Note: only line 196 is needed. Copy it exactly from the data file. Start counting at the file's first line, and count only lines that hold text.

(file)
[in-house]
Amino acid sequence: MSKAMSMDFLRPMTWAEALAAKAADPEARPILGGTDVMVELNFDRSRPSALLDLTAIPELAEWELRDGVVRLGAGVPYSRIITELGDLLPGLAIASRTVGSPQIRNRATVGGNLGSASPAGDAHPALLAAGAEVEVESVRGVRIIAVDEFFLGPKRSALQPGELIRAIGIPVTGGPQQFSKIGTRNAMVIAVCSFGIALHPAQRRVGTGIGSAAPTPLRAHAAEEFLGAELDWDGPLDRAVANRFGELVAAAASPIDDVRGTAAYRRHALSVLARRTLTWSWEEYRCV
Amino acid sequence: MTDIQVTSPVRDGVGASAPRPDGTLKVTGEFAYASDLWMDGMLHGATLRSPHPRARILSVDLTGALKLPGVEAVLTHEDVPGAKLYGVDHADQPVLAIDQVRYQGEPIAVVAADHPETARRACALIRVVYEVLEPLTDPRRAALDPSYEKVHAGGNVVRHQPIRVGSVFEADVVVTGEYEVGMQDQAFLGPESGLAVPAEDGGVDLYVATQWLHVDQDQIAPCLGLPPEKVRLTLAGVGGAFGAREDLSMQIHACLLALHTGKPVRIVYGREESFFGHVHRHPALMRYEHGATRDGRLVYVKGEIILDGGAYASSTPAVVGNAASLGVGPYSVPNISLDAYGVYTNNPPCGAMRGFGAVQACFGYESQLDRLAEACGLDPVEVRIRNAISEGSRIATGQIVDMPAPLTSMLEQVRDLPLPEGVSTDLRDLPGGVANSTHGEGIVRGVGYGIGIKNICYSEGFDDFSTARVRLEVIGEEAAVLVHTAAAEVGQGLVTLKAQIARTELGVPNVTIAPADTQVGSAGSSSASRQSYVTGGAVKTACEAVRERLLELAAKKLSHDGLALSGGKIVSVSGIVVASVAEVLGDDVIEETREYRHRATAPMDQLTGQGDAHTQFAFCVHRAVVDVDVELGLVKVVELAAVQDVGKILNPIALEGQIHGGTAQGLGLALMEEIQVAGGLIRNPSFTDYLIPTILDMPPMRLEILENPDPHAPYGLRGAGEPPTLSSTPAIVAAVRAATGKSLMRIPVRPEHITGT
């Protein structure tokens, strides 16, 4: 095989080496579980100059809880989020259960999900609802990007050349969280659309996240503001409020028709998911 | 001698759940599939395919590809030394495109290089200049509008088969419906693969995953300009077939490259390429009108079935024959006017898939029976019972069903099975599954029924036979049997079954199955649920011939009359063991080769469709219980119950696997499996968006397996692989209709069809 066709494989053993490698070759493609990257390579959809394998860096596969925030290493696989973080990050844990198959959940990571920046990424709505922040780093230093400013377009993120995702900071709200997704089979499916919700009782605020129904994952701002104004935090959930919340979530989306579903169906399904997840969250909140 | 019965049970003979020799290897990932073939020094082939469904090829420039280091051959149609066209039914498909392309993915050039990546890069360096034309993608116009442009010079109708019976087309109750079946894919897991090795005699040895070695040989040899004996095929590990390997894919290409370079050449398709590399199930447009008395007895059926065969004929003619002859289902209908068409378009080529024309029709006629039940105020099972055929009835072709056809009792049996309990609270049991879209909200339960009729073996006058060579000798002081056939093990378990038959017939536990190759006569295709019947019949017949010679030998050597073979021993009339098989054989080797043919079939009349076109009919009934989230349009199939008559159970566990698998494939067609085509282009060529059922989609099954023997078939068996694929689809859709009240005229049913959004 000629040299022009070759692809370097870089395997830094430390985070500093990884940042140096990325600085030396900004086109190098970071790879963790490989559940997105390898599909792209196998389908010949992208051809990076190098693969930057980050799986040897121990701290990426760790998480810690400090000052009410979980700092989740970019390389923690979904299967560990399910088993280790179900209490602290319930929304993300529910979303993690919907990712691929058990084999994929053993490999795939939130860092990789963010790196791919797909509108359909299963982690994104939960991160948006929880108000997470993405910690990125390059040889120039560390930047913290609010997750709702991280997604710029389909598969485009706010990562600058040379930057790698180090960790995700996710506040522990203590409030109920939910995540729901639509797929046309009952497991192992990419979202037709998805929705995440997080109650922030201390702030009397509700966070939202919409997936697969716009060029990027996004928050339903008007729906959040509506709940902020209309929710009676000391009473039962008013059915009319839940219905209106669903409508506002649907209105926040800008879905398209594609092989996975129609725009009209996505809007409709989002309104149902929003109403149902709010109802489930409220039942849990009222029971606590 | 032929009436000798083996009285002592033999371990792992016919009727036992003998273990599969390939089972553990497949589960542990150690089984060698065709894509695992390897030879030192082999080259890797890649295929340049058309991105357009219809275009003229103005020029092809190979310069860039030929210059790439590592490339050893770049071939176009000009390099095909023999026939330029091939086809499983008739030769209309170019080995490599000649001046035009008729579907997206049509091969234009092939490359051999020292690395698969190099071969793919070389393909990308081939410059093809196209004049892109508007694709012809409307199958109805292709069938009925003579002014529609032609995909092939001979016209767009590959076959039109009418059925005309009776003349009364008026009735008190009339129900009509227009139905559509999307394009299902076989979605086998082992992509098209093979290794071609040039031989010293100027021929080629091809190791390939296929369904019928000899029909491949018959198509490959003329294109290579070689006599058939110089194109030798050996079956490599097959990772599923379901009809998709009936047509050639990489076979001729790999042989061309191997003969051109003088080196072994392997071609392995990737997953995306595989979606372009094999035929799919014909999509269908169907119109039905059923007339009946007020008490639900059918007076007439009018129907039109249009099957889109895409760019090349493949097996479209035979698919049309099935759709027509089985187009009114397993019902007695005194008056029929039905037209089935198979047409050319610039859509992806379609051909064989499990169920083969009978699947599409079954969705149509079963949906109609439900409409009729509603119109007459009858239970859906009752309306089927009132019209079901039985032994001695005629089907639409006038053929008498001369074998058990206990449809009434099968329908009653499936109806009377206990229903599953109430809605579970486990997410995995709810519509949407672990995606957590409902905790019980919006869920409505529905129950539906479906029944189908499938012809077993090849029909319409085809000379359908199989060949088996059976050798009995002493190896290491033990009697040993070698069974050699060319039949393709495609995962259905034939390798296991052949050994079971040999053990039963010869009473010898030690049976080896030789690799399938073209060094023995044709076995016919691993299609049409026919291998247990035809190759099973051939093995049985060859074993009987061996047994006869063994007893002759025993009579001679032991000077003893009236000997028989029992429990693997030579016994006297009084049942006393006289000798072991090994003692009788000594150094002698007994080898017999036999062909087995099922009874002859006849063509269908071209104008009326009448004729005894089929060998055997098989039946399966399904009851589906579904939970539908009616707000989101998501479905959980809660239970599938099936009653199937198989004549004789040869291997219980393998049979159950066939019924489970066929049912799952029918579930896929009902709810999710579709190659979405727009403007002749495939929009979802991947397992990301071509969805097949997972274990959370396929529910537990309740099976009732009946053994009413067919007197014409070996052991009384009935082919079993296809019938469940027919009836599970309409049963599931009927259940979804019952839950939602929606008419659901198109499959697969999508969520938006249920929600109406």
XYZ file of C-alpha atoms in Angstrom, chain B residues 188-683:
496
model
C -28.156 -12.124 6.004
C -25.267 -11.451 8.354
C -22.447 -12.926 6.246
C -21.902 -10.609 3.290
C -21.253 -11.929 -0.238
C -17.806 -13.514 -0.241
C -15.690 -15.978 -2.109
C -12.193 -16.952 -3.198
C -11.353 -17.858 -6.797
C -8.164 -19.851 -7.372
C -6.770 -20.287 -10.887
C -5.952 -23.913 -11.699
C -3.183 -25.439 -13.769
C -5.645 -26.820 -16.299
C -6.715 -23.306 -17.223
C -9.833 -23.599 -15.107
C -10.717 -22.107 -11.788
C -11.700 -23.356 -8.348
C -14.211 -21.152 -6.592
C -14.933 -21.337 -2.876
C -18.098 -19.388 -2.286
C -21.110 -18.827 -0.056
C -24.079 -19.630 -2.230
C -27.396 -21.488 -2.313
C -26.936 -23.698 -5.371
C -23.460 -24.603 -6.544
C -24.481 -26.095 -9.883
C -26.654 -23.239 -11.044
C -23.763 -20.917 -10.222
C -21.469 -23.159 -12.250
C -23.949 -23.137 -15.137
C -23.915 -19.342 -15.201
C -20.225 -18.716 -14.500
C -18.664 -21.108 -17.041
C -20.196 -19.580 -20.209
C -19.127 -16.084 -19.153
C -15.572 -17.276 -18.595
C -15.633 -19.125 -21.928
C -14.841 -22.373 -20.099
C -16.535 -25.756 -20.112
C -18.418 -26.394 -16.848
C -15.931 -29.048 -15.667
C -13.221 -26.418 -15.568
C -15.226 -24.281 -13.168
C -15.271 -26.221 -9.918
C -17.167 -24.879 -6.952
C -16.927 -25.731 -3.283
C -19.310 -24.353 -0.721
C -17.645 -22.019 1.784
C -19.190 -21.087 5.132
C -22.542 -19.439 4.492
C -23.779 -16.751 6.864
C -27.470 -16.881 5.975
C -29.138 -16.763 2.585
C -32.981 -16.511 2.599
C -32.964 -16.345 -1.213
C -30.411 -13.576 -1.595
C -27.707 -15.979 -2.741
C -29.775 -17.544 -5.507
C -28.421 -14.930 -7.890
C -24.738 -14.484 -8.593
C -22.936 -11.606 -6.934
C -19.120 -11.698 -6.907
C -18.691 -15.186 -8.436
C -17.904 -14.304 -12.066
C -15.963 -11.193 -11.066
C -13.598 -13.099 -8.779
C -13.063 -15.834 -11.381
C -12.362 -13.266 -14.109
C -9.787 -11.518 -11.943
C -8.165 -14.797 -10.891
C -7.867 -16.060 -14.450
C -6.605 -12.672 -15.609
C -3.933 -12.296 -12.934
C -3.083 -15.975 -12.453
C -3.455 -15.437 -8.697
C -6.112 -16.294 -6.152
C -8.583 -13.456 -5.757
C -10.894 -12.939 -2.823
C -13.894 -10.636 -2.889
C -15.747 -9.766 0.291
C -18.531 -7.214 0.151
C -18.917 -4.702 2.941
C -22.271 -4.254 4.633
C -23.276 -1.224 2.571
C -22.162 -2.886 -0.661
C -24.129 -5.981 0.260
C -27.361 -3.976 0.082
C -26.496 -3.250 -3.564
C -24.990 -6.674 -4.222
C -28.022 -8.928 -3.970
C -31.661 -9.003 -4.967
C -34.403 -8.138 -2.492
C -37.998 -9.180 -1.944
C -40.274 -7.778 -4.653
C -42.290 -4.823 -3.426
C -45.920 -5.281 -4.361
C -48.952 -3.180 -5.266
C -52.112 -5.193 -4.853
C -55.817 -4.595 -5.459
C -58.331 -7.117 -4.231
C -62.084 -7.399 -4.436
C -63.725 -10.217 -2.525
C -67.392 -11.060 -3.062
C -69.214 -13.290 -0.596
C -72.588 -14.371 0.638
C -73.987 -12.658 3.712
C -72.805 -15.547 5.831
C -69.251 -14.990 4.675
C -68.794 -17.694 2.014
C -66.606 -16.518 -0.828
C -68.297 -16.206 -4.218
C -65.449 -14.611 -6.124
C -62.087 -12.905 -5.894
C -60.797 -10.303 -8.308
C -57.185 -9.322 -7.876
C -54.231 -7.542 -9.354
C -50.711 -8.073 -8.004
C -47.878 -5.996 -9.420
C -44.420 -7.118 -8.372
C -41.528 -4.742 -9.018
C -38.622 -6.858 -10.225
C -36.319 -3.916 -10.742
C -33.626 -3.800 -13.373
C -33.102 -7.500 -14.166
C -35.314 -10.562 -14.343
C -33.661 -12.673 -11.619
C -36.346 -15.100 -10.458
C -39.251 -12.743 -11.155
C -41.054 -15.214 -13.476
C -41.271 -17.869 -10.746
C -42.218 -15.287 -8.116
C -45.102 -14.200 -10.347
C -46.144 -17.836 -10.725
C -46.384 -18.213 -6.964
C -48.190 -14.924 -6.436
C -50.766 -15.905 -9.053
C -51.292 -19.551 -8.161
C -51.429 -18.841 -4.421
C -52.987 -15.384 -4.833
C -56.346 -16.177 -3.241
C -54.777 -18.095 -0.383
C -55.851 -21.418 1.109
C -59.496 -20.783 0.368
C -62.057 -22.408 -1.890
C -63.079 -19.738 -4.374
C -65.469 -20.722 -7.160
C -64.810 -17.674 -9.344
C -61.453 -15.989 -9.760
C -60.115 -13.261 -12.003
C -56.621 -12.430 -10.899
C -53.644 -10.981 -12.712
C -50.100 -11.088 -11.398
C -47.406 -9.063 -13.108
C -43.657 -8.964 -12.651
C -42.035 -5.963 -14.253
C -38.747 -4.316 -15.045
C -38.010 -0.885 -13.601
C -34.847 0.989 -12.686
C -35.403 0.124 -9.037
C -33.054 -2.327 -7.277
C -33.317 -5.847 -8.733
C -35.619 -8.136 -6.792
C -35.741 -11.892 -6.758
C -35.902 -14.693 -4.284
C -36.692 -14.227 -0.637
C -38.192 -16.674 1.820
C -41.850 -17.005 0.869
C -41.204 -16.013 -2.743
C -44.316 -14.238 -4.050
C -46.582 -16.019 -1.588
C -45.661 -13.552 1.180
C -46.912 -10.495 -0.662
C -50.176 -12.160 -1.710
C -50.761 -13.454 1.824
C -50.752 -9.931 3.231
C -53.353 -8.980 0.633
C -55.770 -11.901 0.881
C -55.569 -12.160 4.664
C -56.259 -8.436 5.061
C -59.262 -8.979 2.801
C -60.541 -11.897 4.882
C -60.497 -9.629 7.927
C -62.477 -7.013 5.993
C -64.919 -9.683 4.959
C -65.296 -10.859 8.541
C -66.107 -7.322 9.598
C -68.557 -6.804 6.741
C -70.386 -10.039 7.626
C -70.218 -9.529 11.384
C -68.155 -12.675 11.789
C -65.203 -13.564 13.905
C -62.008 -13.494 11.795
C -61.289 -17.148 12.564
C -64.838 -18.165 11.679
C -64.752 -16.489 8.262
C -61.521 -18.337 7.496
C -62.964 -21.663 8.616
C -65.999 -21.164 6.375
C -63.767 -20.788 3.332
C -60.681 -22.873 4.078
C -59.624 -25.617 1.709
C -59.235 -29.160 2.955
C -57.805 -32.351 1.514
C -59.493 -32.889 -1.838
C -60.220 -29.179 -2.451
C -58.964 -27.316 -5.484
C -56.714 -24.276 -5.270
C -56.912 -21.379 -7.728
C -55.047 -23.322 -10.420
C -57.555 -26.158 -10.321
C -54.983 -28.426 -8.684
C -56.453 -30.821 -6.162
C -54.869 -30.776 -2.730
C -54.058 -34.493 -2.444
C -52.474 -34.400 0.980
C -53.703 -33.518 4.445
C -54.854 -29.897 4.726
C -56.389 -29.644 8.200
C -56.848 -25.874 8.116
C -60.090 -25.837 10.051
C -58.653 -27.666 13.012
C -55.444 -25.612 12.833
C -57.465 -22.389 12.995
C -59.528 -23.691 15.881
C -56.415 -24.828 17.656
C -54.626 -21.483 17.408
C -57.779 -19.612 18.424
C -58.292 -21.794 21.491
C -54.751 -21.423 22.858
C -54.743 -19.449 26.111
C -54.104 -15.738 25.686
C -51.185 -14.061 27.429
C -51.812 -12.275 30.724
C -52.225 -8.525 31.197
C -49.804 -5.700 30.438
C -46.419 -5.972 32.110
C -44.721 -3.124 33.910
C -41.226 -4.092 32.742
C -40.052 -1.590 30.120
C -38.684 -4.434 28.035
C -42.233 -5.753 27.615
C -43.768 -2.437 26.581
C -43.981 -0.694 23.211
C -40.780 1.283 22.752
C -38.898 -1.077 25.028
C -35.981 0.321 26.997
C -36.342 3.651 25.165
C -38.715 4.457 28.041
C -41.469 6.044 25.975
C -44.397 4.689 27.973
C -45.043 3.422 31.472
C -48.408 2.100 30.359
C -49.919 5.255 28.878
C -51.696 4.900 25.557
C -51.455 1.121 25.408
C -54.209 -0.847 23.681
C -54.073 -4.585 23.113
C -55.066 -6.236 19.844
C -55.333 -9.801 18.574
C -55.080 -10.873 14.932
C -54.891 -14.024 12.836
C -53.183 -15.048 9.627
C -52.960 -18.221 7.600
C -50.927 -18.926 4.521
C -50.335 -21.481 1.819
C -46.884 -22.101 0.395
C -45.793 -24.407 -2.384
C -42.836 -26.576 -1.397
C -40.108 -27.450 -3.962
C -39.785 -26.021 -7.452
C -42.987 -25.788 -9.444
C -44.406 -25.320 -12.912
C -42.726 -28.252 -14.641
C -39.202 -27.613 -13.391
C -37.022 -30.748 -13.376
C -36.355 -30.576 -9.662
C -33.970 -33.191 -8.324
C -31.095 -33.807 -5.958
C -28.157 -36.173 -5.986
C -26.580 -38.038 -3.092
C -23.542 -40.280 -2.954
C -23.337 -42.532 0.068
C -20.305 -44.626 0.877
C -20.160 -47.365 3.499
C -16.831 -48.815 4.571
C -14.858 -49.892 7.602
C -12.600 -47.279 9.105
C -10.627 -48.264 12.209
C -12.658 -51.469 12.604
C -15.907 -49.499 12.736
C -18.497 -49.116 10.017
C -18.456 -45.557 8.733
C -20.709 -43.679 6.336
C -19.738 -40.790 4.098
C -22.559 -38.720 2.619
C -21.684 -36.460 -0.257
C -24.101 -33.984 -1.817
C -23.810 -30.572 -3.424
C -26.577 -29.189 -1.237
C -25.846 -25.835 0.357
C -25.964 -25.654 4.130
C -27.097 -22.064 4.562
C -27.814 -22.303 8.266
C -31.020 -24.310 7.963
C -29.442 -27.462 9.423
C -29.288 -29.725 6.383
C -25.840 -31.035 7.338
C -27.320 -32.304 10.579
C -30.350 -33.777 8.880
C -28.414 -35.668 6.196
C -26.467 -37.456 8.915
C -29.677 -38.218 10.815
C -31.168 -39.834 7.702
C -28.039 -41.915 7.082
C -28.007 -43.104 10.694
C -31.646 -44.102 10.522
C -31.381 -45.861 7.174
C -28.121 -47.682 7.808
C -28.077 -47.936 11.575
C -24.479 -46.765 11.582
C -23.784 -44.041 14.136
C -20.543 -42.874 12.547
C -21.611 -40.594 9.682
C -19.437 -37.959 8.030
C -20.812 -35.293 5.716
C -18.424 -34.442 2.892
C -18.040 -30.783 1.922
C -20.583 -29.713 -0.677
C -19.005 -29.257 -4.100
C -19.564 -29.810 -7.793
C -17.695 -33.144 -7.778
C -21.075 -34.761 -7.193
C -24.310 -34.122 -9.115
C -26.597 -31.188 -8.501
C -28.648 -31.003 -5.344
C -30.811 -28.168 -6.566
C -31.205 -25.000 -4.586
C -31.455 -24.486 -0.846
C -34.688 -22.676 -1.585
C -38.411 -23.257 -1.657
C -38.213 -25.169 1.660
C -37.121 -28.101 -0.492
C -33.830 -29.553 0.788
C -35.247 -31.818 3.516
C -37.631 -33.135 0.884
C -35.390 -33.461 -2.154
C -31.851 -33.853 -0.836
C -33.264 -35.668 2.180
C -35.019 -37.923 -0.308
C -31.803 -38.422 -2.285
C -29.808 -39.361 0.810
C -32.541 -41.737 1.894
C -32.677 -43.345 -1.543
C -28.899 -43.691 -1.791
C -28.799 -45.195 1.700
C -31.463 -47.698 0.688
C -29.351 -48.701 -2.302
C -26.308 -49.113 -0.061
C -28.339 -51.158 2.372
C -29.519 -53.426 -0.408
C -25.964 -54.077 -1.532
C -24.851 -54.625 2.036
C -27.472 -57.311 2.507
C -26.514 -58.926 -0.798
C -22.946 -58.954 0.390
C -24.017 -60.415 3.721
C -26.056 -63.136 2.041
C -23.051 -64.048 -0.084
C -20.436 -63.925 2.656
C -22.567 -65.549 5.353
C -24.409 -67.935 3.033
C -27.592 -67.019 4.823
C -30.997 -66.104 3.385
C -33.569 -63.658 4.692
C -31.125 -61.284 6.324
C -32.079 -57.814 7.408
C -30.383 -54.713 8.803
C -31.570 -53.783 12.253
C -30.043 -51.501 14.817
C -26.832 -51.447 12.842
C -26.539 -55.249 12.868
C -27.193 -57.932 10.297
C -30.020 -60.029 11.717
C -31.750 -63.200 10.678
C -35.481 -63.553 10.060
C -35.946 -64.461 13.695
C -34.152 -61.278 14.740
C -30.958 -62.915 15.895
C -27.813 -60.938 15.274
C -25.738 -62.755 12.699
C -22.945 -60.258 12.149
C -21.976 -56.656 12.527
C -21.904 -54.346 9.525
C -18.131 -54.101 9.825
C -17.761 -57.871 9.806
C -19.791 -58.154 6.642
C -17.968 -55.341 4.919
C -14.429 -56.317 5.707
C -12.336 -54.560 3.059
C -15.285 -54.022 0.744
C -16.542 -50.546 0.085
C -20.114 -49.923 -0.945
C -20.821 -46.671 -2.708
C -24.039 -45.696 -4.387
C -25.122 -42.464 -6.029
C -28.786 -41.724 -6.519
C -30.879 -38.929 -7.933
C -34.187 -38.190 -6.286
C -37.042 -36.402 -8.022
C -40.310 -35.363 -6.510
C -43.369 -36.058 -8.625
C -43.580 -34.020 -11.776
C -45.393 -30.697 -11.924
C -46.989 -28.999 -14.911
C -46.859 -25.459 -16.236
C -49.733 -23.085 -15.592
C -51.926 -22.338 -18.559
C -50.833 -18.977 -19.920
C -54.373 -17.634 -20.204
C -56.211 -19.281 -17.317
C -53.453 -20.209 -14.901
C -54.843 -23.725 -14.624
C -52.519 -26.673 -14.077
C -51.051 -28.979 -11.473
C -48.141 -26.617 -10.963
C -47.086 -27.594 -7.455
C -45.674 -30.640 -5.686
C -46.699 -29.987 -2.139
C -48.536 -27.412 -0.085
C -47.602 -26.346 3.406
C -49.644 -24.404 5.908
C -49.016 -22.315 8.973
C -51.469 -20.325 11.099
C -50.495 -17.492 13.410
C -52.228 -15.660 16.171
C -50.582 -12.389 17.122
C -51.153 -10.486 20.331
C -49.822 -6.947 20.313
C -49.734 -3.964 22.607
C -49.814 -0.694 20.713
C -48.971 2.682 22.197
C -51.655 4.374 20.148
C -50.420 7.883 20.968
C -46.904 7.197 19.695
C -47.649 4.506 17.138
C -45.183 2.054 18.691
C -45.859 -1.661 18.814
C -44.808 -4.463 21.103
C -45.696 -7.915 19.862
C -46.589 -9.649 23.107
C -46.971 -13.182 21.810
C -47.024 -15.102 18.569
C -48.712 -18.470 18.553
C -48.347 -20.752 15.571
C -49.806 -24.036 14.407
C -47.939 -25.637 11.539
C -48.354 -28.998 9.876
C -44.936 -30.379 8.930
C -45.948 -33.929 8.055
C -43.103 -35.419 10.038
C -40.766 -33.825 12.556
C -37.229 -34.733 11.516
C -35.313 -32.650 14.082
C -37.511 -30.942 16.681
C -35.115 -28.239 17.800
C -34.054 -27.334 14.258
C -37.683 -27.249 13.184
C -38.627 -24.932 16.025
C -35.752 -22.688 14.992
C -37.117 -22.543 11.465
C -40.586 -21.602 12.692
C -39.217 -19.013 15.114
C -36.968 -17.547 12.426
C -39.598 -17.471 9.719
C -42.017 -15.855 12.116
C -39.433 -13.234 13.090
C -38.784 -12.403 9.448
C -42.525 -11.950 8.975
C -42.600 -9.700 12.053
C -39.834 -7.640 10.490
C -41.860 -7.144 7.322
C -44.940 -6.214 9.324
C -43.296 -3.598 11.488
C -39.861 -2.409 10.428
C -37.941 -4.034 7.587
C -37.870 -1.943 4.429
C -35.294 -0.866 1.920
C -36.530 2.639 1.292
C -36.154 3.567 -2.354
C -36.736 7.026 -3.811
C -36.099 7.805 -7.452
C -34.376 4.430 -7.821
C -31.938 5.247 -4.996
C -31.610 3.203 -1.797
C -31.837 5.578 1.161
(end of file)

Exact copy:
C -70.386 -10.039 7.626